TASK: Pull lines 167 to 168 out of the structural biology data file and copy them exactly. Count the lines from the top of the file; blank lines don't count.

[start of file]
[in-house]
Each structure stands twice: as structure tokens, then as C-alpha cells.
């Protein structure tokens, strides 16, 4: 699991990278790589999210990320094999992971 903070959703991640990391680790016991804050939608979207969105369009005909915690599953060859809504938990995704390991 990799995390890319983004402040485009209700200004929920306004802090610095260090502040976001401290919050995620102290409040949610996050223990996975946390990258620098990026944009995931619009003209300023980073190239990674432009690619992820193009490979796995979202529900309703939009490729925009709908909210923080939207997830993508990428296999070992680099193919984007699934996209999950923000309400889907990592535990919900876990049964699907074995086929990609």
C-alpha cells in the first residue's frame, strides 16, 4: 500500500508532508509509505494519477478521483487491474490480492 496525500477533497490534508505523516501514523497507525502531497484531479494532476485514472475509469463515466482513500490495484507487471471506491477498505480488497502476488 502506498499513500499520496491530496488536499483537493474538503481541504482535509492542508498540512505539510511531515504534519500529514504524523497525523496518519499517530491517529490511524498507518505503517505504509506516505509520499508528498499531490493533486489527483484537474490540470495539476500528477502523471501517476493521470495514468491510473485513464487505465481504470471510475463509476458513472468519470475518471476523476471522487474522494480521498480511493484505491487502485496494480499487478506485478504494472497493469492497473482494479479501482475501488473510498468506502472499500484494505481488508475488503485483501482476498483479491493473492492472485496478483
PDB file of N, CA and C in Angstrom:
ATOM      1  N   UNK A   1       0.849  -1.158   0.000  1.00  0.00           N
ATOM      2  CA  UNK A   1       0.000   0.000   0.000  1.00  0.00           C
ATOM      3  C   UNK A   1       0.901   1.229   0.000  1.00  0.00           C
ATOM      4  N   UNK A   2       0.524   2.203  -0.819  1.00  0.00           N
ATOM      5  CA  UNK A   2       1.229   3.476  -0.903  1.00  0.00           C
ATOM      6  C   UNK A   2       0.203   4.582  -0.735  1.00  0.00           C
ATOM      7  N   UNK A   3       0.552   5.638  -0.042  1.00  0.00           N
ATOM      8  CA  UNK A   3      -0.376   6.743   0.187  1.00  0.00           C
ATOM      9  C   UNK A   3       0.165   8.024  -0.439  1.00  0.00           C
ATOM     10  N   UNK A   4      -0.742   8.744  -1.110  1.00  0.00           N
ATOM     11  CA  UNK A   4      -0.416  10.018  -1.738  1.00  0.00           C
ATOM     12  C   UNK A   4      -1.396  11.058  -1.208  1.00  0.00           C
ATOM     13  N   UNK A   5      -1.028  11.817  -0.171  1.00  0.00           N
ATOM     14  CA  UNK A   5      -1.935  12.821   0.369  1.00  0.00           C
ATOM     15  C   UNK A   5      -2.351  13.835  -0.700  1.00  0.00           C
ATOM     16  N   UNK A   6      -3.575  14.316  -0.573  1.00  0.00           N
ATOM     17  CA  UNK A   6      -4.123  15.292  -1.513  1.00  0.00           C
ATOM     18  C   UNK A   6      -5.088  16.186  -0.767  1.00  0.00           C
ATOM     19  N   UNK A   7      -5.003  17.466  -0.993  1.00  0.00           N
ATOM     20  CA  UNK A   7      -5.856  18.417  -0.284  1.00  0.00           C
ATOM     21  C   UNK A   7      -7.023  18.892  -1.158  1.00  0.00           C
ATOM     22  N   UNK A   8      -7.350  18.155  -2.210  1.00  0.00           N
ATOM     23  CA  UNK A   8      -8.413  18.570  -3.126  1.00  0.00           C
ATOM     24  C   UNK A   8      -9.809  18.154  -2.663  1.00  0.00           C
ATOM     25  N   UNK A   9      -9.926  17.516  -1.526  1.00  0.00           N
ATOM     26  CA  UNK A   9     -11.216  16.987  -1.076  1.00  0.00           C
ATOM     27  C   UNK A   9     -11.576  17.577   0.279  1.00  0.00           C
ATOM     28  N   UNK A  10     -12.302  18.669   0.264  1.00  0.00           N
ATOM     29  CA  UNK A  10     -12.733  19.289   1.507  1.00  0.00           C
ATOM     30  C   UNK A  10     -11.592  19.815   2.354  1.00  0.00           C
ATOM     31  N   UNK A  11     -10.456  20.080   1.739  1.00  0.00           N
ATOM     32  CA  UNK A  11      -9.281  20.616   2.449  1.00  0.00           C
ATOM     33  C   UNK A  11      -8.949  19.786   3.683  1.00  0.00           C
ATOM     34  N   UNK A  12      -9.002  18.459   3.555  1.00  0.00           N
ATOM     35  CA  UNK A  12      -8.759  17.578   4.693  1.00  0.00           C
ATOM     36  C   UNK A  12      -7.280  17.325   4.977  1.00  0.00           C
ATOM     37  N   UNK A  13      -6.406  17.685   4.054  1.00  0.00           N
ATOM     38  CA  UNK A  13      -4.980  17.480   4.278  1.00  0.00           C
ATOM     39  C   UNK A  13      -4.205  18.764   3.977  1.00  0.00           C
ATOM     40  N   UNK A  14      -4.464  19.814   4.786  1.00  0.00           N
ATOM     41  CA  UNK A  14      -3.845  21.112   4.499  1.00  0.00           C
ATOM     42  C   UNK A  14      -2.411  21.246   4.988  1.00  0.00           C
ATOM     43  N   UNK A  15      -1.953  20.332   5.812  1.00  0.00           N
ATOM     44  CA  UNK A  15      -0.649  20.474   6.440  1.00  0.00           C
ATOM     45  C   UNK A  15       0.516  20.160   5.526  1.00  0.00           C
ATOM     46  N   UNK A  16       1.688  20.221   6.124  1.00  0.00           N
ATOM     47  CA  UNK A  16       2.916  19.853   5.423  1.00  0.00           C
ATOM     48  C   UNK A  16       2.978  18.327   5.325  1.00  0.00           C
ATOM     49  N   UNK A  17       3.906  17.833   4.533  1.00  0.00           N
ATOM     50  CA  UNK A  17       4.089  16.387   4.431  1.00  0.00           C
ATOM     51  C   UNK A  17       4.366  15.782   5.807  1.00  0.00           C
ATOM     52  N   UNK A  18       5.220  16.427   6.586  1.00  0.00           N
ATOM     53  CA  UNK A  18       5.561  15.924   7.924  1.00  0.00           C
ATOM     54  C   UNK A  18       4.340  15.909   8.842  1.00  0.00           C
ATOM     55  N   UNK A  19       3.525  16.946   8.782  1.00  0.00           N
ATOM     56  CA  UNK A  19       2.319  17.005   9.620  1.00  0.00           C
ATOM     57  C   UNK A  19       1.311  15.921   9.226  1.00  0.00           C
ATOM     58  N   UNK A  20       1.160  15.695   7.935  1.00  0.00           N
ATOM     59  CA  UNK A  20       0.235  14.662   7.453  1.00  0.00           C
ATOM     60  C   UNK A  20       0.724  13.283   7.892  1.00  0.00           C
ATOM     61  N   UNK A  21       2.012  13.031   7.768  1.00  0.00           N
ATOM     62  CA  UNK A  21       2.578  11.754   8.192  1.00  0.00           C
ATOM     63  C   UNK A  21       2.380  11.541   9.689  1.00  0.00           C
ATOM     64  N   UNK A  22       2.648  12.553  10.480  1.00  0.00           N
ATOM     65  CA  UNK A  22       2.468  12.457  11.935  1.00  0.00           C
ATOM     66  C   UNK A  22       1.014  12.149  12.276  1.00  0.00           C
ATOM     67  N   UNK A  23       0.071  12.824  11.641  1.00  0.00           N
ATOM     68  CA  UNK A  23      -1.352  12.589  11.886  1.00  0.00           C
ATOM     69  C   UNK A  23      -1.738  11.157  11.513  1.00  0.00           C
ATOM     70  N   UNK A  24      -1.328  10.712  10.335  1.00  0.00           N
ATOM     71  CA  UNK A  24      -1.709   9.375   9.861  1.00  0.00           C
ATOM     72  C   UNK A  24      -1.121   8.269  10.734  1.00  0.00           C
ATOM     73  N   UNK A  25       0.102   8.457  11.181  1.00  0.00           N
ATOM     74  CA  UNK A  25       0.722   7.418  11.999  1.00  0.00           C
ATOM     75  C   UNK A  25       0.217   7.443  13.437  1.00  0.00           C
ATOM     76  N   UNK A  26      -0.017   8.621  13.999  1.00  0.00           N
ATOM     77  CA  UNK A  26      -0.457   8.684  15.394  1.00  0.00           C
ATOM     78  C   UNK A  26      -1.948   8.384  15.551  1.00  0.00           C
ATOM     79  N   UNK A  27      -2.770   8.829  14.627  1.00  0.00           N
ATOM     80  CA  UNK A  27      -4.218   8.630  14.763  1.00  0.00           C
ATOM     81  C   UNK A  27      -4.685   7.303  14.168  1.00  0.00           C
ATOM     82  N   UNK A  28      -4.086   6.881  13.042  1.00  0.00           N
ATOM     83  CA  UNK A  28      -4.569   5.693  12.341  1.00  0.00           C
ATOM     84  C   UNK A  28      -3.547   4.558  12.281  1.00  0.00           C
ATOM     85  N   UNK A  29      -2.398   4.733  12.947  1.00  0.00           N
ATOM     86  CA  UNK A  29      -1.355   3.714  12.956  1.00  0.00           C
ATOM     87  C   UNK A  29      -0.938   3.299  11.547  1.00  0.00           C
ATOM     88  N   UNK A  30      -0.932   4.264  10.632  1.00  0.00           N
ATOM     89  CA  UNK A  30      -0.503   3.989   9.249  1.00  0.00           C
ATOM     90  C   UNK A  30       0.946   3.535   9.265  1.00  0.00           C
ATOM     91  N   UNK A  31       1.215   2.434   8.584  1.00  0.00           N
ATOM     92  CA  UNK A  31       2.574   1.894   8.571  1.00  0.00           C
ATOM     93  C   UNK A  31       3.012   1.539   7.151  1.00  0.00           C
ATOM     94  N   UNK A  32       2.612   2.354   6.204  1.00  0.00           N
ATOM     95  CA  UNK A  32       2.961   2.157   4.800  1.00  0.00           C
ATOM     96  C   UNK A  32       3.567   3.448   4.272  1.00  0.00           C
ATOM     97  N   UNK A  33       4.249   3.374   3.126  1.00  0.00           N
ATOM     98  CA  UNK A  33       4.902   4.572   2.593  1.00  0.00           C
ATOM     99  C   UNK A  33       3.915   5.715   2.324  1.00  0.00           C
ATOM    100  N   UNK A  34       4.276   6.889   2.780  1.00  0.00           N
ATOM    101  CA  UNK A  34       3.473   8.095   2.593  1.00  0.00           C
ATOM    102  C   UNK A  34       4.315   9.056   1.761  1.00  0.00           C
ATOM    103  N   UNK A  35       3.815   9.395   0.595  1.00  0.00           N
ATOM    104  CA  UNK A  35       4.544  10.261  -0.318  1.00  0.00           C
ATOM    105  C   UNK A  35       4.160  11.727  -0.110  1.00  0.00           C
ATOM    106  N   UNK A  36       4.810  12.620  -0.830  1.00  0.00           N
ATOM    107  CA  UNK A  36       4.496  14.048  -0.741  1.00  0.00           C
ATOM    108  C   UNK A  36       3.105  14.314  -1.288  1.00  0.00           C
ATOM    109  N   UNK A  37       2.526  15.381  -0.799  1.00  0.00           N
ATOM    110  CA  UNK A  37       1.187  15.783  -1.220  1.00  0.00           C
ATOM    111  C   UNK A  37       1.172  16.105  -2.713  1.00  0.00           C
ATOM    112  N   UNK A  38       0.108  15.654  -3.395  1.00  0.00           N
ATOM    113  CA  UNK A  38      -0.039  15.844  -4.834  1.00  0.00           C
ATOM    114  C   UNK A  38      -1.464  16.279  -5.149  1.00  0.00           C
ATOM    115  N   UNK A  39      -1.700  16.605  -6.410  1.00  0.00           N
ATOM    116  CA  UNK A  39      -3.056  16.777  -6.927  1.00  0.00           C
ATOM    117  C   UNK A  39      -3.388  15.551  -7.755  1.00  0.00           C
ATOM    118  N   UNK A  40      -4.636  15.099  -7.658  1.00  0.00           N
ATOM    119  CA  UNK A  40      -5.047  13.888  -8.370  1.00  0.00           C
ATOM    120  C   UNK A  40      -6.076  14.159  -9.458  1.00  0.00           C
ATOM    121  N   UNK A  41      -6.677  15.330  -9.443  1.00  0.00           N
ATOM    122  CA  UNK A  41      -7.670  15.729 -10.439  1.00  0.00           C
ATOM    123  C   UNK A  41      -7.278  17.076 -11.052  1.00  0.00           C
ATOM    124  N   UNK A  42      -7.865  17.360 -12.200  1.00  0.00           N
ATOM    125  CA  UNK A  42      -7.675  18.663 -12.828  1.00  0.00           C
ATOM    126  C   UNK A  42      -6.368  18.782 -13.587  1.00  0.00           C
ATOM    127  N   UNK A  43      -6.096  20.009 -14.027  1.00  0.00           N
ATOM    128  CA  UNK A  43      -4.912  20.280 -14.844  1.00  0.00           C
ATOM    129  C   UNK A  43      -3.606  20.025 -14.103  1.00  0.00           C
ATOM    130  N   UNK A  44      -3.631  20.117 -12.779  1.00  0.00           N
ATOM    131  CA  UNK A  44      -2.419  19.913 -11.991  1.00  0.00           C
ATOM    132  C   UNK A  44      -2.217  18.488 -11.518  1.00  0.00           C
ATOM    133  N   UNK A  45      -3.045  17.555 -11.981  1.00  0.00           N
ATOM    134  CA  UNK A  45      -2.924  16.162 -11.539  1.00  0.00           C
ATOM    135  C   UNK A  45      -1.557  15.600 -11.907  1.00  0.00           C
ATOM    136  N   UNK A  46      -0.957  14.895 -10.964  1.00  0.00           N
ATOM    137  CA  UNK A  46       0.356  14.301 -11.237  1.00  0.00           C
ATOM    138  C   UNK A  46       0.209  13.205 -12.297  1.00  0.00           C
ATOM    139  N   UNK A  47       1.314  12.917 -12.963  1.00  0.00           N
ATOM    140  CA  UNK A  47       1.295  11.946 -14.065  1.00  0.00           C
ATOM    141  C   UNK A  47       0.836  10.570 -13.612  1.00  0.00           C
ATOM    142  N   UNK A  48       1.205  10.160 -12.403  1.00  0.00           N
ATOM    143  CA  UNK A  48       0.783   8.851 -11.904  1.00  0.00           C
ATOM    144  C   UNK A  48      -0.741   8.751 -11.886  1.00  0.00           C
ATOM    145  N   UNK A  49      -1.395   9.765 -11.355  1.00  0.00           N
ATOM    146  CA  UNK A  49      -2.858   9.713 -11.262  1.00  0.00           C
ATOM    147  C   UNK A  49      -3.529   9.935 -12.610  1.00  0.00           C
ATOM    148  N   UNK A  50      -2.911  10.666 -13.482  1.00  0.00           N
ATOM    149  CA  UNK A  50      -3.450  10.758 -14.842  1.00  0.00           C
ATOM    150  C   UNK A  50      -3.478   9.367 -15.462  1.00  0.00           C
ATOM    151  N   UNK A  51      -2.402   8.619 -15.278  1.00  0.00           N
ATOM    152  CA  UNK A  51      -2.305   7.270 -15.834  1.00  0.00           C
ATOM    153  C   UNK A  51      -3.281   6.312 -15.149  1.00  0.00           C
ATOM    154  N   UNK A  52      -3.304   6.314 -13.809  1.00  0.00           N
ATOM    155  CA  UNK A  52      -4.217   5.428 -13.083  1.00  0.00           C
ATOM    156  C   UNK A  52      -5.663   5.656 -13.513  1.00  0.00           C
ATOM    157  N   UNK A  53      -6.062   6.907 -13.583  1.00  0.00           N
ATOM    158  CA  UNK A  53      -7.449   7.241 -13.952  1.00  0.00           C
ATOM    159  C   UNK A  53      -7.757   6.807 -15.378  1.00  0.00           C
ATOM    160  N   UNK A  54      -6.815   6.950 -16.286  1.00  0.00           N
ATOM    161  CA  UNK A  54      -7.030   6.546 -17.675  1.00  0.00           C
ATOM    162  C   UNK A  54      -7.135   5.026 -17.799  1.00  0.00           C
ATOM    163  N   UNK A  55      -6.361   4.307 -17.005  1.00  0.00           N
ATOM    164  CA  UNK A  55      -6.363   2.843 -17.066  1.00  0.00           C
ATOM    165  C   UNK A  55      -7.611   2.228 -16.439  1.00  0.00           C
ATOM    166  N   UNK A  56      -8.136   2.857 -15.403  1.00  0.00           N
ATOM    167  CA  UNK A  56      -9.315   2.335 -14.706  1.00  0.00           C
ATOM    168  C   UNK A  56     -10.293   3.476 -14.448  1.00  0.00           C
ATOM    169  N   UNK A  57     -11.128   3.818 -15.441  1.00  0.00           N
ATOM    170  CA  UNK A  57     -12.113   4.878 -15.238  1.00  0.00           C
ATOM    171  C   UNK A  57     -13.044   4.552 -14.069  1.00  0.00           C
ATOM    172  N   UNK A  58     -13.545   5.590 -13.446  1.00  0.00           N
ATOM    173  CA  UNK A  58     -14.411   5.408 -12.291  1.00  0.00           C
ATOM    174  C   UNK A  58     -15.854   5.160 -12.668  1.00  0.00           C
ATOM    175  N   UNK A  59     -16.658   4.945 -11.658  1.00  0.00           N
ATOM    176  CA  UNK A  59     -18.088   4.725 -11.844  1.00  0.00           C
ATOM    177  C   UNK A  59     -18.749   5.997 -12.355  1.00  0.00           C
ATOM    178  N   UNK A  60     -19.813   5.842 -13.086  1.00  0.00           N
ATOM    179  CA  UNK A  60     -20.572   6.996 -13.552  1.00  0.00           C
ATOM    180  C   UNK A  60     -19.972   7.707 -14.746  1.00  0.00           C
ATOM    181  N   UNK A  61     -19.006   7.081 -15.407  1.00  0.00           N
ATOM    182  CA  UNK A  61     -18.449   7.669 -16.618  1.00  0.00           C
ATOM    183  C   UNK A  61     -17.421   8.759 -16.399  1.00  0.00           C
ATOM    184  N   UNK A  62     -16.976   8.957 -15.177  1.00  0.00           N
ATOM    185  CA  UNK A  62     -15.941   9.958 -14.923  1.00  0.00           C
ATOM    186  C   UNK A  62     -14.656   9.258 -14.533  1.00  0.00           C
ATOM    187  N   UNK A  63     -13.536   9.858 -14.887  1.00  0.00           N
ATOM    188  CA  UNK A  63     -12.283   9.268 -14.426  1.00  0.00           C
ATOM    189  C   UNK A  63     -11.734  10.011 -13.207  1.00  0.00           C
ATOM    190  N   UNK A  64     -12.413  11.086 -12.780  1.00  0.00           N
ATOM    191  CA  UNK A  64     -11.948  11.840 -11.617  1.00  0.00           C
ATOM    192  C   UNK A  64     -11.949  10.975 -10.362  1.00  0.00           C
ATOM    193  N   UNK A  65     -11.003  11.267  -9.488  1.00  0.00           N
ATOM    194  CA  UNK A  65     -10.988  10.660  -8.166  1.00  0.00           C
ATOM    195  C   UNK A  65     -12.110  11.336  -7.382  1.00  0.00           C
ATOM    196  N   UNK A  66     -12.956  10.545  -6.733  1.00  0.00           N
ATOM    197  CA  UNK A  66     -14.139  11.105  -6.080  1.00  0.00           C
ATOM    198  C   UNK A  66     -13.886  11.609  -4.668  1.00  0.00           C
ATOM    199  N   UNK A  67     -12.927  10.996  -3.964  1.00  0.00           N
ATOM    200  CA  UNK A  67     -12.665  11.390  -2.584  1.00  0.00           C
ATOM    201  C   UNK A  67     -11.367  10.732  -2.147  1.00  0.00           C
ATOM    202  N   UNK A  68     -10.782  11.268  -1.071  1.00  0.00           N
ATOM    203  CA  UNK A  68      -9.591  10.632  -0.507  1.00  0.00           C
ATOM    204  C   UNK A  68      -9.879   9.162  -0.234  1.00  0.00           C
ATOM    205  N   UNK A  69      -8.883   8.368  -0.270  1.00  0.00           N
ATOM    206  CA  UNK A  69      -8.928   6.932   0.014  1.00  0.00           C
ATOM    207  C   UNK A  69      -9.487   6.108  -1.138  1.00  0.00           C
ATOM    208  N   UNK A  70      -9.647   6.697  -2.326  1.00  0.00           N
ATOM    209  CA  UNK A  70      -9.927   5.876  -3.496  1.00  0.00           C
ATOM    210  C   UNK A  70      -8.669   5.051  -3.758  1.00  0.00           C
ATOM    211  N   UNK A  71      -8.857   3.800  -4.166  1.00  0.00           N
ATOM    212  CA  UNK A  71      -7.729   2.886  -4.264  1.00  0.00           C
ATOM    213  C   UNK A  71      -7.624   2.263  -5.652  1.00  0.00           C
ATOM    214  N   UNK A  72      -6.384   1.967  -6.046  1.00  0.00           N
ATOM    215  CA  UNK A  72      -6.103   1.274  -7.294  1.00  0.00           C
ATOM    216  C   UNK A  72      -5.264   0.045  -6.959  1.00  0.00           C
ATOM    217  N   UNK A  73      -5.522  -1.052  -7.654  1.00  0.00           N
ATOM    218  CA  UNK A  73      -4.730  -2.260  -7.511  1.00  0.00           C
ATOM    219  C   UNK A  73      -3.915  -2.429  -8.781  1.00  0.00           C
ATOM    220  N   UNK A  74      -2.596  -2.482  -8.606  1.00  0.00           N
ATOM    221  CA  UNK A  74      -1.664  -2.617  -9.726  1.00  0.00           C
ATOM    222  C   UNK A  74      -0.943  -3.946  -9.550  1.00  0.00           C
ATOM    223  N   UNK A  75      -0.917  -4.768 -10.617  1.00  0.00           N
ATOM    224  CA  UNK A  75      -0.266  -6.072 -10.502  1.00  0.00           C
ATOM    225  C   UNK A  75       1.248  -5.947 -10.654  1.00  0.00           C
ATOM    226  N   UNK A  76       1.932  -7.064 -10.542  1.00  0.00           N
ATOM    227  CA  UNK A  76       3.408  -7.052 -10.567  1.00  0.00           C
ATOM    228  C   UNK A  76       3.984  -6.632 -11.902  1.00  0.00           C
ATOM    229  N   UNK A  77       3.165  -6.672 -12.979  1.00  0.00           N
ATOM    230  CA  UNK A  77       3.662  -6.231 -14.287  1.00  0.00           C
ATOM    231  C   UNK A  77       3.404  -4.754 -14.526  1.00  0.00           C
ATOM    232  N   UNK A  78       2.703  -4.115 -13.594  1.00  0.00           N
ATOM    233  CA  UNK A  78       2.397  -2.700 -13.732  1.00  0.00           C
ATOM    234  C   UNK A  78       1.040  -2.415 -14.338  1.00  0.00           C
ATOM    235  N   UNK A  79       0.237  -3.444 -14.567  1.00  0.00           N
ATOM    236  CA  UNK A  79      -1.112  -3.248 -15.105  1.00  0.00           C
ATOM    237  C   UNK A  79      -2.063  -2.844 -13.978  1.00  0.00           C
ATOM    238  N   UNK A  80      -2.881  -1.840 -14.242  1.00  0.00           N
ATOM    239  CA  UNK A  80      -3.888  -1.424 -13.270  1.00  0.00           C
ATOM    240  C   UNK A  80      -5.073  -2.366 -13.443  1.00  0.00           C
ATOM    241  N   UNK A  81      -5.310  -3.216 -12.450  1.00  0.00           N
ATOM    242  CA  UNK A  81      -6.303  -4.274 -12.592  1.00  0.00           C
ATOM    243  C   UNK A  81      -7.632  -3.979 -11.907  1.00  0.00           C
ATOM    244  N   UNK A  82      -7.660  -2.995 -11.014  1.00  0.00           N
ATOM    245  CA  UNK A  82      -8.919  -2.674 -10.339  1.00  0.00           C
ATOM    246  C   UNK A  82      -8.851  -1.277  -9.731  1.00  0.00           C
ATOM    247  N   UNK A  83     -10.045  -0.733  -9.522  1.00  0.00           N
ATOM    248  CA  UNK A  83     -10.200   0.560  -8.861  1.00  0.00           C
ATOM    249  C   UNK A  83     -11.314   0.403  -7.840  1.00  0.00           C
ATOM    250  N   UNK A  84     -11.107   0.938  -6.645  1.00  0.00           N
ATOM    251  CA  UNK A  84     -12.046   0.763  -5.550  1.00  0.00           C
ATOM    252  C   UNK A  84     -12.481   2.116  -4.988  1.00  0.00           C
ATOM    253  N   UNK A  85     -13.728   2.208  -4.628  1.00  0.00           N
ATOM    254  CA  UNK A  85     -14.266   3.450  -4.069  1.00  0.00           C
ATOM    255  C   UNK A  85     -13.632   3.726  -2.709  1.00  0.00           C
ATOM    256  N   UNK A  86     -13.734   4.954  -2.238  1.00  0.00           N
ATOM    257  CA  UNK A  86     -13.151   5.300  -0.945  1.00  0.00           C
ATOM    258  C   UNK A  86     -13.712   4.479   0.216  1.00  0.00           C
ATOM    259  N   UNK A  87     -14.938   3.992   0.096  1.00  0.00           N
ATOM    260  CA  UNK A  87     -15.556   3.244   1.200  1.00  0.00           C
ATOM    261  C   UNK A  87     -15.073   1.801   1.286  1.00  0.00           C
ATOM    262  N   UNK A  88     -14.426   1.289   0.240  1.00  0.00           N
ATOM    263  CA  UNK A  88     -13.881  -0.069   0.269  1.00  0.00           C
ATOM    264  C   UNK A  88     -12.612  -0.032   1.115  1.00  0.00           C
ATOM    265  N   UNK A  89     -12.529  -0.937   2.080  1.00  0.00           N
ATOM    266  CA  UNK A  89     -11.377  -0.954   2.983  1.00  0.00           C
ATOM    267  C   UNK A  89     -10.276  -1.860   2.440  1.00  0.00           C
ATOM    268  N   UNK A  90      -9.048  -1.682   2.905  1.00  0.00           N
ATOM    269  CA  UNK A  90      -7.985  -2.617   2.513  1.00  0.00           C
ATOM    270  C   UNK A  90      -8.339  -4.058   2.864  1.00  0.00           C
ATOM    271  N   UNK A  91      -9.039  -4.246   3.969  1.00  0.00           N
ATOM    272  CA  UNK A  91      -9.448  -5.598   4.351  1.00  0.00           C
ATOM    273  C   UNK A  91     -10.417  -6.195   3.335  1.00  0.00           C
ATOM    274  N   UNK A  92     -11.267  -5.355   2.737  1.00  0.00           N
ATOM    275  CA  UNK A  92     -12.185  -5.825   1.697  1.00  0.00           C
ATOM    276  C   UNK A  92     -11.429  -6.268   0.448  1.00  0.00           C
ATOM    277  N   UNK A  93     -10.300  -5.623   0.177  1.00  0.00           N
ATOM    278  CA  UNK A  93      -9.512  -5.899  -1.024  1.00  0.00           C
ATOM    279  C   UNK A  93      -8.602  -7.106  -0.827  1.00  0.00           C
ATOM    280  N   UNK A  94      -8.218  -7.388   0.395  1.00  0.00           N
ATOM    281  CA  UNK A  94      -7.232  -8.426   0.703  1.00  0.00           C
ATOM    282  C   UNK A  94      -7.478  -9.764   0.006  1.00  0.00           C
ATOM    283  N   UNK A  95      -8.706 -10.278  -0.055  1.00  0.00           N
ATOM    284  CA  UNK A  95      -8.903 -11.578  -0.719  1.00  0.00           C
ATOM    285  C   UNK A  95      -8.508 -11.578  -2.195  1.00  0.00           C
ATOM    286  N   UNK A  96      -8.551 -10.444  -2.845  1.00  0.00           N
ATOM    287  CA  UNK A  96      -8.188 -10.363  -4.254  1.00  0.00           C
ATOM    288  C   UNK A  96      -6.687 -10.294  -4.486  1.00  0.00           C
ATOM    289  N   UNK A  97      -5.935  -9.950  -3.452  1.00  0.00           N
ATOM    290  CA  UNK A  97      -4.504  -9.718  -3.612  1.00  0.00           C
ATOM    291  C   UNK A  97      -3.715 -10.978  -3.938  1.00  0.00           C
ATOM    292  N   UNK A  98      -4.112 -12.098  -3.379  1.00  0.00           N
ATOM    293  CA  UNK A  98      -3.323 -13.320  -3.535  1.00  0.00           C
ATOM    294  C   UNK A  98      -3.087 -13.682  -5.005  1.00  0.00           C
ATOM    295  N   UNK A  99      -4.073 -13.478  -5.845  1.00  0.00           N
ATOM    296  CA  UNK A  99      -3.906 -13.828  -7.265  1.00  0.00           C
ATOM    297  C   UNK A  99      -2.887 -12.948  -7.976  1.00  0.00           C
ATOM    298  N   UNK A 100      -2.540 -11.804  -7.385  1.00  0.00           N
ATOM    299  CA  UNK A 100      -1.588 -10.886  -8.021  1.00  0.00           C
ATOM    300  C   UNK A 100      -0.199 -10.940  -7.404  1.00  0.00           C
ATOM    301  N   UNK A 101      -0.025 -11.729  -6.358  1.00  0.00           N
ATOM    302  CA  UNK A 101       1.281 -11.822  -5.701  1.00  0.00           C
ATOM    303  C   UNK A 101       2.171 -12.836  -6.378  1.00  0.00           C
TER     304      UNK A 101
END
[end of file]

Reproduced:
ATOM    162  C   UNK A  54      -7.135   5.026 -17.799  1.00  0.00           C
ATOM    163  N   UNK A  55      -6.361   4.307 -17.005  1.00  0.00           N